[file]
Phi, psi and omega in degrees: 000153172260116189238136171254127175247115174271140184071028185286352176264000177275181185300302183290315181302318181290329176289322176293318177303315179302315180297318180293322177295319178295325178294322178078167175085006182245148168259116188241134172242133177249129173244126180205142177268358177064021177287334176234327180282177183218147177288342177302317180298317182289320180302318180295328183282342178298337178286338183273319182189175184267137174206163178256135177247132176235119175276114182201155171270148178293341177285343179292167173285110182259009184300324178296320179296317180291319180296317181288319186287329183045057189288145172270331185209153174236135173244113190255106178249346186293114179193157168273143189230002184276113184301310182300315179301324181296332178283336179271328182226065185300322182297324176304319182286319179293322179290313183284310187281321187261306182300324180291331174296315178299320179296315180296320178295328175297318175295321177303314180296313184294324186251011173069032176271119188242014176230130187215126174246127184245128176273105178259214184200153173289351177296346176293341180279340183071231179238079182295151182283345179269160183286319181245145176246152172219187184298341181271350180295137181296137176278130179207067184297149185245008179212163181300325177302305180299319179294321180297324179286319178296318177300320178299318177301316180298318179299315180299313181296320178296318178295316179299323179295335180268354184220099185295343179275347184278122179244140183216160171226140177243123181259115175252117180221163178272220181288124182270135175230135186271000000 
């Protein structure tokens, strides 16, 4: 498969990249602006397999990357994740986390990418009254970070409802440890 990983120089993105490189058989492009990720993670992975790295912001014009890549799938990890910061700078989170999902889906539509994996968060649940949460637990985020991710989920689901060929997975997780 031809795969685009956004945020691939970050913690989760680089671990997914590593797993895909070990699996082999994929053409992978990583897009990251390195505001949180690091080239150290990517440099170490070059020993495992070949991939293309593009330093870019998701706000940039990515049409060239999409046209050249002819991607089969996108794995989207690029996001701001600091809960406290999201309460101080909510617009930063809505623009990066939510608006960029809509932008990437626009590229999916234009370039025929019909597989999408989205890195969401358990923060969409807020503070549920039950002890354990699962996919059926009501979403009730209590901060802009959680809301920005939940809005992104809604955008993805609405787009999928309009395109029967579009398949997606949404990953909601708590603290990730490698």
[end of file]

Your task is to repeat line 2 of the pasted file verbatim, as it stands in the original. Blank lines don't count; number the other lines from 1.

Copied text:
């Protein structure tokens, strides 16, 4: 498969990249602006397999990357994740986390990418009254970070409802440890 990983120089993105490189058989492009990720993670992975790295912001014009890549799938990890910061700078989170999902889906539509994996968060649940949460637990985020991710989920689901060929997975997780 031809795969685009956004945020691939970050913690989760680089671990997914590593797993895909070990699996082999994929053409992978990583897009990251390195505001949180690091080239150290990517440099170490070059020993495992070949991939293309593009330093870019998701706000940039990515049409060239999409046209050249002819991607089969996108794995989207690029996001701001600091809960406290999201309460101080909510617009930063809505623009990066939510608006960029809509932008990437626009590229999916234009370039025929019909597989999408989205890195969401358990923060969409807020503070549920039950002890354990699962996919059926009501979403009730209590901060802009959680809301920005939940809005992104809604955008993805609405787009999928309009395109029967579009398949997606949404990953909601708590603290990730490698």